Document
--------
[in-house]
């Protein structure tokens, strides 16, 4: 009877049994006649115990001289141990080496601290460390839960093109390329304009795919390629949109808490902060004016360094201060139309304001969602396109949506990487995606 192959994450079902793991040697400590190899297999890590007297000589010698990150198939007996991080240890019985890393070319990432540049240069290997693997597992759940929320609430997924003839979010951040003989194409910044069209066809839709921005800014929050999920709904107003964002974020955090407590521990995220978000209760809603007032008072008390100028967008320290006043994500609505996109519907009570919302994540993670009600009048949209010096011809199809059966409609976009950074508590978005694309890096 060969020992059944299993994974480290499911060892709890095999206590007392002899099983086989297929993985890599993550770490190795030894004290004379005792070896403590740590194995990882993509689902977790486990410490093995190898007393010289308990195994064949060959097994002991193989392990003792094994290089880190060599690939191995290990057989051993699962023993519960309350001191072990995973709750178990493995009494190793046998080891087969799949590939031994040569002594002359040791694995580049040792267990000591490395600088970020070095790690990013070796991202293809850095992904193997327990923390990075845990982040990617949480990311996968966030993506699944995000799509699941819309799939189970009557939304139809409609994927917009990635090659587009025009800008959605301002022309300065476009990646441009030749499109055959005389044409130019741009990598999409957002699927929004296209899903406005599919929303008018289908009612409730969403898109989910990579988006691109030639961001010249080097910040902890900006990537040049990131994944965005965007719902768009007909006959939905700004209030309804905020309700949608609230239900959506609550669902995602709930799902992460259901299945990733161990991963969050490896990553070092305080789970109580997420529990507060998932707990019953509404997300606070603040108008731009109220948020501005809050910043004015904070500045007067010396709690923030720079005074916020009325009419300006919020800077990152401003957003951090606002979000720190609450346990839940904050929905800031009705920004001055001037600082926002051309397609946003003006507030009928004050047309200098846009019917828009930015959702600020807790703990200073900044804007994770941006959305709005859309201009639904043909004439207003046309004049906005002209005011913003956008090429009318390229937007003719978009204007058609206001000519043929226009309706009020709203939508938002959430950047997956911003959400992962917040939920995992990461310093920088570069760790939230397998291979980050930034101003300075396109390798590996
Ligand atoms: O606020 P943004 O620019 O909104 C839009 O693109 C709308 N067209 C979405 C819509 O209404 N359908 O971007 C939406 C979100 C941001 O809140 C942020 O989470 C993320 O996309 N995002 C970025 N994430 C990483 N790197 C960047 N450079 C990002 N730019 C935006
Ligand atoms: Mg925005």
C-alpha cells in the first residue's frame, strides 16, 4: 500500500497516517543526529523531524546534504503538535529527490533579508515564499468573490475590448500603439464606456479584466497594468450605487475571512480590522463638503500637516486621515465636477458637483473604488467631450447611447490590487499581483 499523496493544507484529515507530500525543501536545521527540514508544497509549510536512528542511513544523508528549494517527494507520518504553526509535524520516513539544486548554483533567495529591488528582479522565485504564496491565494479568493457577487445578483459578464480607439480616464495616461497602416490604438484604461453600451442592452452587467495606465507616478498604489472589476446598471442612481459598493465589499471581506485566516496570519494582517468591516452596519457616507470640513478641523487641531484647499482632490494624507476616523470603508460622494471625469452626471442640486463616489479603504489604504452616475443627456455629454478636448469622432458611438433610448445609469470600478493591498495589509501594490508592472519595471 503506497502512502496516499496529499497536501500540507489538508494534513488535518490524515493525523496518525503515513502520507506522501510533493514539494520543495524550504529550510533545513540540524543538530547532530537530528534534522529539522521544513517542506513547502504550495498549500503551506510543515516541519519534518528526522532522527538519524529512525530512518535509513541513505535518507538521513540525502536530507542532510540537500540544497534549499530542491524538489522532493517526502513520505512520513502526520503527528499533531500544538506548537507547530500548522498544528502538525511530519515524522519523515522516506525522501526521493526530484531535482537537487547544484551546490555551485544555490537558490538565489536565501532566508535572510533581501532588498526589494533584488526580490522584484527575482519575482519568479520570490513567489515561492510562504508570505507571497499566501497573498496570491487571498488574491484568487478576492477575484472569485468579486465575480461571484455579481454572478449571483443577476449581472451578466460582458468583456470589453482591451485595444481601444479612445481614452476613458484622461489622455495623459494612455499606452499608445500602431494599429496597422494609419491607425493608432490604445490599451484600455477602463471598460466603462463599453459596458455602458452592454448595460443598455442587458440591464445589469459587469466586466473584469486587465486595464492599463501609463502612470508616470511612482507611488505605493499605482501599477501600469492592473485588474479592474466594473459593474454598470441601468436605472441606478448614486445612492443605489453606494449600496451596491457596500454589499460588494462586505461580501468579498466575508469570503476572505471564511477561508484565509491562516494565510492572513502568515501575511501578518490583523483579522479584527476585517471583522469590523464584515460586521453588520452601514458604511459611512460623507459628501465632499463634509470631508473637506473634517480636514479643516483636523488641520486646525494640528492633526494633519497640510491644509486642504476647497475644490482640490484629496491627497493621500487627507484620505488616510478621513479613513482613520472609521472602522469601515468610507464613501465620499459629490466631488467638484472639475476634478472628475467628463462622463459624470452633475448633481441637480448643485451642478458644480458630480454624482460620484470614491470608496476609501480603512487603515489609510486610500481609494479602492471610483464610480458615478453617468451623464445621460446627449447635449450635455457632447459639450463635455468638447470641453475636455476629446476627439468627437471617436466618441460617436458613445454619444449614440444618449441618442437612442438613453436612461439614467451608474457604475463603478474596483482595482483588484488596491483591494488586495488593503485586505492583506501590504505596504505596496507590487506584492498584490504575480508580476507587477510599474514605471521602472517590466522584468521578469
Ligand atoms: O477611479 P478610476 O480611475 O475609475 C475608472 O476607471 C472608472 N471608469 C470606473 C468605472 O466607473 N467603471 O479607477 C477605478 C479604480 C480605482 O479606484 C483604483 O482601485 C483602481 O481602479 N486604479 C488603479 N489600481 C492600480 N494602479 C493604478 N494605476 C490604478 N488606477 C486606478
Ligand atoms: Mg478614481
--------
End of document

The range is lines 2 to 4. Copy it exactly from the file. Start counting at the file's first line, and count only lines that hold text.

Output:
């Protein structure tokens, strides 16, 4: 009877049994006649115990001289141990080496601290460390839960093109390329304009795919390629949109808490902060004016360094201060139309304001969602396109949506990487995606 192959994450079902793991040697400590190899297999890590007297000589010698990150198939007996991080240890019985890393070319990432540049240069290997693997597992759940929320609430997924003839979010951040003989194409910044069209066809839709921005800014929050999920709904107003964002974020955090407590521990995220978000209760809603007032008072008390100028967008320290006043994500609505996109519907009570919302994540993670009600009048949209010096011809199809059966409609976009950074508590978005694309890096 060969020992059944299993994974480290499911060892709890095999206590007392002899099983086989297929993985890599993550770490190795030894004290004379005792070896403590740590194995990882993509689902977790486990410490093995190898007393010289308990195994064949060959097994002991193989392990003792094994290089880190060599690939191995290990057989051993699962023993519960309350001191072990995973709750178990493995009494190793046998080891087969799949590939031994040569002594002359040791694995580049040792267990000591490395600088970020070095790690990013070796991202293809850095992904193997327990923390990075845990982040990617949480990311996968966030993506699944995000799509699941819309799939189970009557939304139809409609994927917009990635090659587009025009800008959605301002022309300065476009990646441009030749499109055959005389044409130019741009990598999409957002699927929004296209899903406005599919929303008018289908009612409730969403898109989910990579988006691109030639961001010249080097910040902890900006990537040049990131994944965005965007719902768009007909006959939905700004209030309804905020309700949608609230239900959506609550669902995602709930799902992460259901299945990733161990991963969050490896990553070092305080789970109580997420529990507060998932707990019953509404997300606070603040108008731009109220948020501005809050910043004015904070500045007067010396709690923030720079005074916020009325009419300006919020800077990152401003957003951090606002979000720190609450346990839940904050929905800031009705920004001055001037600082926002051309397609946003003006507030009928004050047309200098846009019917828009930015959702600020807790703990200073900044804007994770941006959305709005859309201009639904043909004439207003046309004049906005002209005011913003956008090429009318390229937007003719978009204007058609206001000519043929226009309706009020709203939508938002959430950047997956911003959400992962917040939920995992990461310093920088570069760790939230397998291979980050930034101003300075396109390798590996
Ligand atoms: O606020 P943004 O620019 O909104 C839009 O693109 C709308 N067209 C979405 C819509 O209404 N359908 O971007 C939406 C979100 C941001 O809140 C942020 O989470 C993320 O996309 N995002 C970025 N994430 C990483 N790197 C960047 N450079 C990002 N730019 C935006
Ligand atoms: Mg925005």